The electoral debacle in this year’s Iowa caucus has had one positive effect: it has made other states carefully examine their election processes, in hopes that they won’t become “the next Iowa.” In Nevada, for example, officials took a hard look at the 2020 Iowa caucus and made several changes to the planned Nevada caucus procedure, including getting rid of apps that were going to be used and going instead to paper ballots. Even so, many people have concerns about the Nevada caucus, which starts in a few days.
In Ohio, where the primary won’t occur until next month, the concern isn’t about apps, caucus rules, or complicated vote-counting procedures. Instead, some people are questioning whether the turnout in Ohio elections should cause Ohio to address a more fundamental issue: the process for registering to vote and then voting.
This article from the Executive Director of the ACLU of Ohio frames the issue. It notes that the turnout in the 2018 mid-term elections in Ohio was about 50 percent of registered voters, placing the Buckeye State’s participation percentage at 29th out of the 50 states. The turnout by voters in the 18 to 24 group was especially pathetic.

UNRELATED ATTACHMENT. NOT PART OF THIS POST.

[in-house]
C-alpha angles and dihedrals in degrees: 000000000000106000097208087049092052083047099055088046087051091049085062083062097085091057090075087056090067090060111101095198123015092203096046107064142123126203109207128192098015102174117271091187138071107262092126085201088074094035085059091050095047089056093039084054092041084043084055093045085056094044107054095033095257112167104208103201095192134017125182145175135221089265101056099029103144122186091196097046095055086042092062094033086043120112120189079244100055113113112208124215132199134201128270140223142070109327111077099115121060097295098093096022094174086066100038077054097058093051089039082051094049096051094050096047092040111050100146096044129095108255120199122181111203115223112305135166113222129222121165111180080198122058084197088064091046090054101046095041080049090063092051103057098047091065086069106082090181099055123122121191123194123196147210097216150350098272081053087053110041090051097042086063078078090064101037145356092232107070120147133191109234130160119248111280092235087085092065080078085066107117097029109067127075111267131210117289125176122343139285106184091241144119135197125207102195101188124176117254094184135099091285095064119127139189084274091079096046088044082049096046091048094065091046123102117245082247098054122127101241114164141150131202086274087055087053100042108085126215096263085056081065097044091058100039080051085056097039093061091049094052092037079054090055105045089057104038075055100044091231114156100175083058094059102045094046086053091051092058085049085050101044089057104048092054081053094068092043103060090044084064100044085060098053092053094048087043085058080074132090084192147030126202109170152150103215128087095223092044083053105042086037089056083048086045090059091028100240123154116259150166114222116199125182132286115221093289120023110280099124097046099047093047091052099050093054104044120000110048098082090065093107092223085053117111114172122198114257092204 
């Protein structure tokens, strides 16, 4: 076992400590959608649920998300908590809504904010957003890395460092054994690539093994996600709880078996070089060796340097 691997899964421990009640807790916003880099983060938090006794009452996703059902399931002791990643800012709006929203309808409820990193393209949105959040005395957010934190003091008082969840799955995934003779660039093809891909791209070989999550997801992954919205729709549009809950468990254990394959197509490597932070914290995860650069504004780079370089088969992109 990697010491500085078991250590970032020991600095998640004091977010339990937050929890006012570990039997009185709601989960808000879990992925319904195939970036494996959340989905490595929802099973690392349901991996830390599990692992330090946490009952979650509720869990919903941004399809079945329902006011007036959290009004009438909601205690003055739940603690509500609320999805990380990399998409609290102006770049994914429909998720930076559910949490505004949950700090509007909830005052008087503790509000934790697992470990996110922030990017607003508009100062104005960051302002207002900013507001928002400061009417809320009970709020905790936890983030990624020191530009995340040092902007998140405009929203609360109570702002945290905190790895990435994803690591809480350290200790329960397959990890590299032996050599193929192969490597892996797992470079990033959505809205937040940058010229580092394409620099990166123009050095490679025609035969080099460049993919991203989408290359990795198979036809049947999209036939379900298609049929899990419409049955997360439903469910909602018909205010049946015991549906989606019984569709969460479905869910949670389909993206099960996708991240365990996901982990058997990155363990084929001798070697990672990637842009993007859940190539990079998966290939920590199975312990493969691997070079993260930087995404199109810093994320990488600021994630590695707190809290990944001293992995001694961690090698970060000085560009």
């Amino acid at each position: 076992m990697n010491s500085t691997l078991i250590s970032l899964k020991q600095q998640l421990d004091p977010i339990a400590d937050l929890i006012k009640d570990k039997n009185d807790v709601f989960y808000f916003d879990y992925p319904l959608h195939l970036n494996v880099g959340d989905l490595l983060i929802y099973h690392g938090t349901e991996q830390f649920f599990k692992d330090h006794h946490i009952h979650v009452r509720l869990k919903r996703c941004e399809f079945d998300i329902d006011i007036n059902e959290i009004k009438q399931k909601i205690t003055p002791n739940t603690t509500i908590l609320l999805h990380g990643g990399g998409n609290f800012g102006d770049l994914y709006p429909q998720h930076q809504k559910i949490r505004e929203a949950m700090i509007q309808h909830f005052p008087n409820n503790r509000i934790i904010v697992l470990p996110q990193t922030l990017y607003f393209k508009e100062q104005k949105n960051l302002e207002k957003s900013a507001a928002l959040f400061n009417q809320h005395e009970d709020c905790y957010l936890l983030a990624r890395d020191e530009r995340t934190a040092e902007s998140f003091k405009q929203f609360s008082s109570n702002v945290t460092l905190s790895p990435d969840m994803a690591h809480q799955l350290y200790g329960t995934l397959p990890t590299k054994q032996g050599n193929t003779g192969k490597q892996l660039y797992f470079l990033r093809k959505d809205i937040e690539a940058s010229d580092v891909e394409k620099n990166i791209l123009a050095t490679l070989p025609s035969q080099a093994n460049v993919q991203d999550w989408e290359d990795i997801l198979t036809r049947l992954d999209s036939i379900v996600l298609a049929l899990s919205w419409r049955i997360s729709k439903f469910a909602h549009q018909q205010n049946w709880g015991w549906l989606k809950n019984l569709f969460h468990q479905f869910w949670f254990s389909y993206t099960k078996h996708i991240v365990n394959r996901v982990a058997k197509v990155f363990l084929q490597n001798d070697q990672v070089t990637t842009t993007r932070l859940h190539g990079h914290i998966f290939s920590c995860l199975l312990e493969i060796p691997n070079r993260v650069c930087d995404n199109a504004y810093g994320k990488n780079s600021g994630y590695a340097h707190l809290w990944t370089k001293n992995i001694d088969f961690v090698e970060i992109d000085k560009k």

But, what causes low turnout? The ACLU director rejects the possibility that some citizens simply lack interest, and instead contends that Ohio’s procedures discourage participation. He advocates for abolishing the Ohio requirement that voters register at least 30 days before an election in favor of allowing “same day” registration and voting, and argues that would-be voters should be able to register at Ohio Bureau of Motor Vehicles offices. He also supports making sure that early voting — a process that Ohio already follows — provides for ample evening and weekend hours and simple absentee procedures to allow people who work two jobs, live in remote areas, are homebound, or are serving in the armed forces overseas to cast their ballots without a hassle.
I’m in favor of taking a fresh look at Ohio’s procedures and auditing the elections in other states that have different procedures to see whether Ohio’s processes can be simplified and improved. I have to admit, however, that I’m leery of same day registration and voting, which seems like a recipe for Election Day chaos and potential fraud — and therefore I’m particularly interested at an objective look at how that option has worked in other states. I also wonder at the most fundamental premise in the ACLU director’s article: if a voter can’t be bothered to register at least 30 days before an election, is it really the procedure that is keeping that voter from the polls, or is it good old-fashioned voter apathy, instead?